What is crystal of quartz device? 


What is 'crystal' of crystal device? Crystal is a monocrystal made of Si and O2. Amethyst, citrine and rose quartz used for accessories are also crystals. These crystals are discolored by metal oxide. Crystal is filled with mysterious beauty and owns a property of piezoelectric effect — the generation of electric polarization when given mechanical stimulus which causes deformation. On the other hand, if given electrical polarization, it is mechanically deformed in terms of property, which is called inverse piezoelectric effect. The crystal device is an electric part manufactured by crystal.
The crystal device made by DAISHIKU CORP. (KDS) is used in familiar electronic equipment in our daily life such as AV equipment (including DVD and digital television), automotive electronics and game machines. Electric equipment is controlled by information transmission carried out by computer and KDS’ crystal devices play a very important role in transmitting this information. In another words, a crystal device, such as a crystal resonator will keep oscillating the specified signal and plays the same role as a heart sending blood into body. That is why it is considered one of the most important electronic mechanism.


How is it turned into electric device?


How is it turned into electric device? In the following section, this question will be answered in reference to crystal resonators.


(1) How to develop synthetic quartz crystal

Gigantic pressure vessel called autoclave is filled with alkaline solution and its upper half is seed quartz (plate of pure crystal with less flaw in crystal arrangement) and its lower half is raw material of natural crystals called lasca. Then re-crystalization is generated under high temperature and high pressure conditions with 300- 400 deg.C and 1000- 1500 atmospheric pressure. This is how synthetic quartz crystal is made. The development stage differs from crystal to crystal, usually taking a couple of months. Since the quality of synthetic quartz crystal is the biggest determinant in deciding a good or bad crystal resonator, KDS employs the most stringent control system so that the synthetic quartz crystal with highest level quality can be produced. It is free from impurities so that it can be used for electronics parts. At this stage, synthetic quartz crystal is still heavy and big, so it may be hard to imagine how it is processed into a crystal resonator, which is smaller than a grain of rice.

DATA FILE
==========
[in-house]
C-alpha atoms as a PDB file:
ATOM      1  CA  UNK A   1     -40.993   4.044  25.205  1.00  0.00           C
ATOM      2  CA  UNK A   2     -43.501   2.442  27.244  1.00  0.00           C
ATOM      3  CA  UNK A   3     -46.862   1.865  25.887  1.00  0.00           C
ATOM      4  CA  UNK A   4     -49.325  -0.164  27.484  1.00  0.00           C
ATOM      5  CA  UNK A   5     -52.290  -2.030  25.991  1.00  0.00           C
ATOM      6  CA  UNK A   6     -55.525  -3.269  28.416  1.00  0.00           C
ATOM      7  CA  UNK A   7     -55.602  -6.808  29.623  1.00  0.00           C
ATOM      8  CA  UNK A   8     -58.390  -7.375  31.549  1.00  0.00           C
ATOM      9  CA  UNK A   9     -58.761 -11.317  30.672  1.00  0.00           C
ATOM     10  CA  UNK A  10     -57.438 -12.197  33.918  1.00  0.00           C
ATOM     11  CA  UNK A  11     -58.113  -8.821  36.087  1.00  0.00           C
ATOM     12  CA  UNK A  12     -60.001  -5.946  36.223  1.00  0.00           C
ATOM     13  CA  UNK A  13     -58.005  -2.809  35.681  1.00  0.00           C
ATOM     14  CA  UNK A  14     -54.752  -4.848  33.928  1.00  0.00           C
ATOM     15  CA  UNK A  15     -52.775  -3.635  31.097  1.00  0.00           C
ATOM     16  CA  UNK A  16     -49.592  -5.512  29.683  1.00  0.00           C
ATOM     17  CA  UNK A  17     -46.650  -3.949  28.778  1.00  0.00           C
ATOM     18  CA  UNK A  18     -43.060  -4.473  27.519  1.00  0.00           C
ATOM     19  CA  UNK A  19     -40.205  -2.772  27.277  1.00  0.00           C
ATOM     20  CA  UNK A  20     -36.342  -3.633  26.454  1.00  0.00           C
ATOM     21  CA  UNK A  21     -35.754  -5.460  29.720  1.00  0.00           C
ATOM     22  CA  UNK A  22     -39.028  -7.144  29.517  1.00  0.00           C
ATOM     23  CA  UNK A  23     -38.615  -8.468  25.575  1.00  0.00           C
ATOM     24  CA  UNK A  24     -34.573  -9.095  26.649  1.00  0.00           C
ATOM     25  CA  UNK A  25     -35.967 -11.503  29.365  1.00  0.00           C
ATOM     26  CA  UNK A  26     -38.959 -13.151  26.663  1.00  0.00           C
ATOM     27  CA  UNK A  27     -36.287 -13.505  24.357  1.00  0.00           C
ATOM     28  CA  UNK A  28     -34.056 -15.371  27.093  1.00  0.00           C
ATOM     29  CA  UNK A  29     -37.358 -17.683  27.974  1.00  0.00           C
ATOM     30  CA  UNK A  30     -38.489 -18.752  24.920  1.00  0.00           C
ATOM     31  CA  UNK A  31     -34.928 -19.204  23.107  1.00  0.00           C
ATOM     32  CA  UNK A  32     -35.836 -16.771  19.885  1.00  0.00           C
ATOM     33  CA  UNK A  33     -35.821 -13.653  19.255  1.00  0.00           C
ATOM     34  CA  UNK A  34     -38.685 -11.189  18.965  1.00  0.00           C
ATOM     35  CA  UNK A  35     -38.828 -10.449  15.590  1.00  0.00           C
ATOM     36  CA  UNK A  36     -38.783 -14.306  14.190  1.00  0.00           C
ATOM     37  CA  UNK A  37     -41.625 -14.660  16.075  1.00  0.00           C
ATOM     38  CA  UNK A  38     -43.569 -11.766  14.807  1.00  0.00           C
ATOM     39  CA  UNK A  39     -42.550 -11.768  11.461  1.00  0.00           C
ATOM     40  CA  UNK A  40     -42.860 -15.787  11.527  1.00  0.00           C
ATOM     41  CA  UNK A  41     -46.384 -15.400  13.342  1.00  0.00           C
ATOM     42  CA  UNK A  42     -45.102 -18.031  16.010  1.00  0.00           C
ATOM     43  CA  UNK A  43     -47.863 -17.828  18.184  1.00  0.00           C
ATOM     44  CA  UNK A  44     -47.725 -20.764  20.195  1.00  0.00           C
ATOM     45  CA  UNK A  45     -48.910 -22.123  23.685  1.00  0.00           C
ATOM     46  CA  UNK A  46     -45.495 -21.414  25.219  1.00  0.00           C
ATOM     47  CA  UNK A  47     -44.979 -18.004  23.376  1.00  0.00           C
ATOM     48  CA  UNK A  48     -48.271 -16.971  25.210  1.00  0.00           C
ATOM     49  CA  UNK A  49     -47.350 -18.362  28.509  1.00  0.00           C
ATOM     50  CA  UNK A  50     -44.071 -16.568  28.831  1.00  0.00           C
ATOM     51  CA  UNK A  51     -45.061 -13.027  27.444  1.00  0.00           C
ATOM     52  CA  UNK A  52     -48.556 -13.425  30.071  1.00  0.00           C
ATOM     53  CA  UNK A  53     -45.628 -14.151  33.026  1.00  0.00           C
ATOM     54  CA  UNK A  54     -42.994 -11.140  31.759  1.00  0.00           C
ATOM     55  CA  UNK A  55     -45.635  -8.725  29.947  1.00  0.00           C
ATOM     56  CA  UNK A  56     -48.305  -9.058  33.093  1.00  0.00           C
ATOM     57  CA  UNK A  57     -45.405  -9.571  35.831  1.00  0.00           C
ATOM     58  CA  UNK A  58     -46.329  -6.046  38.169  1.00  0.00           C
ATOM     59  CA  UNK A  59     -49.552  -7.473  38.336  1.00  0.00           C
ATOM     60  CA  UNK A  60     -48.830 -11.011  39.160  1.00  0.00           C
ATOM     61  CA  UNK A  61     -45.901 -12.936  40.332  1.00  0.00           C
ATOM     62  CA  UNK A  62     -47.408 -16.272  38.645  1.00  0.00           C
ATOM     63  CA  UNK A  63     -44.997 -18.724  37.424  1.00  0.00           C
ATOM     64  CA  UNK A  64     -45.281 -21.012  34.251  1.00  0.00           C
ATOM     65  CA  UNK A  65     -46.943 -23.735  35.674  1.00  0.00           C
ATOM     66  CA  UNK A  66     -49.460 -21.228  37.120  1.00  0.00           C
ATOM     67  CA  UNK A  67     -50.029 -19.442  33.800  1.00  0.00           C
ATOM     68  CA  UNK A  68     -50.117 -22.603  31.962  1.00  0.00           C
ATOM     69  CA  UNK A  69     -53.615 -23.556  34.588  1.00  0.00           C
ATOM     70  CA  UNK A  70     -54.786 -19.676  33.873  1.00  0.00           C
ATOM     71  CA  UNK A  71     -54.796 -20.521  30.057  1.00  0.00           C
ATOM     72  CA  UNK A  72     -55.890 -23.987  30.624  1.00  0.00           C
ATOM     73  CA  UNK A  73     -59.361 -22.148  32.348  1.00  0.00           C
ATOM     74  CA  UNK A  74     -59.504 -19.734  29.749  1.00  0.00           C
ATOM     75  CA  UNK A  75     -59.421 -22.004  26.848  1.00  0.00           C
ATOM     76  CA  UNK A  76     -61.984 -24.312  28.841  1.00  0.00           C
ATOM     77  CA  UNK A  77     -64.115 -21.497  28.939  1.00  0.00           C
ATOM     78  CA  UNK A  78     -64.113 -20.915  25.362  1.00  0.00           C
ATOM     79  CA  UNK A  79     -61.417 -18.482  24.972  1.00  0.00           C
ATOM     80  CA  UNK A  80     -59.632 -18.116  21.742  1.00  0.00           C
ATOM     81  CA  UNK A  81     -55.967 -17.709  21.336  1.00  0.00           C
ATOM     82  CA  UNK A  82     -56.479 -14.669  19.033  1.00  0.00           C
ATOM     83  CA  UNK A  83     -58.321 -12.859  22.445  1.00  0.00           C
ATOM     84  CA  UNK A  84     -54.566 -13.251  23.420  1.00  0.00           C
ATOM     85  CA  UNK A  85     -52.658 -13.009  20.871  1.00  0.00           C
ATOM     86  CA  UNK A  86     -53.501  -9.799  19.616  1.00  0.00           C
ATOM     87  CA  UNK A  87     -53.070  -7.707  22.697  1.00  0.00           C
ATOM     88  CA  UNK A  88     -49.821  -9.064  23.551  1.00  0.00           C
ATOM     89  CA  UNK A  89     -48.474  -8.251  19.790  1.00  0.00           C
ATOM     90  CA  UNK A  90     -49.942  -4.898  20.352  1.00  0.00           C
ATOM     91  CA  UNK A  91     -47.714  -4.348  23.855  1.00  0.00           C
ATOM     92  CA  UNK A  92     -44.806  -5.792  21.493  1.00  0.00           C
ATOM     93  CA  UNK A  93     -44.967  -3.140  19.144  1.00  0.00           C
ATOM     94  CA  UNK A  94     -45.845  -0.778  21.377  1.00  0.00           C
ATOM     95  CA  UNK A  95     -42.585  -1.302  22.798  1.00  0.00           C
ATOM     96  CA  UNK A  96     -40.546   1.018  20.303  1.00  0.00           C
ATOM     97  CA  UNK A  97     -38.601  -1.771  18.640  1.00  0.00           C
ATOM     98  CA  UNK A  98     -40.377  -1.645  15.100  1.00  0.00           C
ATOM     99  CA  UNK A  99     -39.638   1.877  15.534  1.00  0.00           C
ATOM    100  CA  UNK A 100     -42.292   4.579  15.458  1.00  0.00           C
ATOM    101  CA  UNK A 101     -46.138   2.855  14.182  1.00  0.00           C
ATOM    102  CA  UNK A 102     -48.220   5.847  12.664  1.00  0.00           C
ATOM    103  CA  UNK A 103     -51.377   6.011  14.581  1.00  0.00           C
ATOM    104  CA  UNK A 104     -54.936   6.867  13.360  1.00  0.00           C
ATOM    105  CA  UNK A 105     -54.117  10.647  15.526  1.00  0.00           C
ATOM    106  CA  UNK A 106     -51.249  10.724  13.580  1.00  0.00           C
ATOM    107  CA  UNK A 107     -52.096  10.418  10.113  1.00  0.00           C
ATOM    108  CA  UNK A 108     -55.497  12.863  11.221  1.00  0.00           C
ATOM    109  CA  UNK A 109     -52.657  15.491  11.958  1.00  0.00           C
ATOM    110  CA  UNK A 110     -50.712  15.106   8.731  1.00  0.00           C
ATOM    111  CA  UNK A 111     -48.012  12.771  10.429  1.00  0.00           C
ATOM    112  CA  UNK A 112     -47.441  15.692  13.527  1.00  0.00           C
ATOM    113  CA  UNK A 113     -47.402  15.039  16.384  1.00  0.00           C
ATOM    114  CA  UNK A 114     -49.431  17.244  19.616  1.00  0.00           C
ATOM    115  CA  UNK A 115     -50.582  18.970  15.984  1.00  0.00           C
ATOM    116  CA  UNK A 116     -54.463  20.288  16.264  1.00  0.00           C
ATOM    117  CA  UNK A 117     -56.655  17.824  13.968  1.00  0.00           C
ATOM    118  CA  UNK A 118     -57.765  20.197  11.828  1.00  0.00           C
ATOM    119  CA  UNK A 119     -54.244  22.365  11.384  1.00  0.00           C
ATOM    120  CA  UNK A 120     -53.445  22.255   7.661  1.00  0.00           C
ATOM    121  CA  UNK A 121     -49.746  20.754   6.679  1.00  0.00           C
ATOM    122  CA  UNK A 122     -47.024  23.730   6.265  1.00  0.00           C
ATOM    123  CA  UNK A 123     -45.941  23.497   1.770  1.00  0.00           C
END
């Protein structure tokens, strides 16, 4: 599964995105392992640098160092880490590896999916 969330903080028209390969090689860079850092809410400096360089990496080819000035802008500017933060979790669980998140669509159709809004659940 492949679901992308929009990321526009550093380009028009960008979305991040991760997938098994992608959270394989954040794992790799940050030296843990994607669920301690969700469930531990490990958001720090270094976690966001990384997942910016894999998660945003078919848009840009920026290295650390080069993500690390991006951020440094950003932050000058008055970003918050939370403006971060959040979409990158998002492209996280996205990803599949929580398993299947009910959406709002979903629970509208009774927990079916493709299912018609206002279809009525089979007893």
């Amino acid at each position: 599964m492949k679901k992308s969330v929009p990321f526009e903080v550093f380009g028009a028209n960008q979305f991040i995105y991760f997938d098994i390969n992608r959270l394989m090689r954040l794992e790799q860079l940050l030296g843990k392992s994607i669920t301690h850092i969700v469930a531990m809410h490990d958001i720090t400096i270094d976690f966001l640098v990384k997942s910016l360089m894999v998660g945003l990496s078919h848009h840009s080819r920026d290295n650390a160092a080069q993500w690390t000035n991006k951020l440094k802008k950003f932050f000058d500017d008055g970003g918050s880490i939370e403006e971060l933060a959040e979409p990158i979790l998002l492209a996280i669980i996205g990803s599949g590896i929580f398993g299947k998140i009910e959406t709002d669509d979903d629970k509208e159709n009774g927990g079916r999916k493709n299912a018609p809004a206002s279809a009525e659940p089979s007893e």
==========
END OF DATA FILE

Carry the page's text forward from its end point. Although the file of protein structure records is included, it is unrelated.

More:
(2) Processing into a crystal blank

Crystal is colorless and clear substance and seems to have no directional property whichever part is used because its axis is invisible. However, crystal does have directional property and it is therefore necessary to identify the crystal axis to make it functional as an electronics component. This process is called the lumbered quartz bar processing. Depending on the purpose, cutting is carried out at required angles measured against this crystal axis. The crystal resonator is an electronics part designed to oscillate in a stable manner. At high frequencies, the oscillating element is in inverse proportion to thickness of crystal, meaning the higher frequency is, the thinner crystal is, and vice versa. By applying this characteristic, crystal is cut and smoothed until a targeted frequency (thickness) and size (outer diameter dimension) are available. This process is critical because the property of a crystal resonator is almost decided. The work process requires very fine precise control up to parts per million. In addition, crystal is hard and likely for a brittle fracture to occur, so it is incredible to see it bent with ease. But if the processing continues and crystal becomes very thin, it could be bent as shown in the photo.


(3) Frequency adjustment and cleaning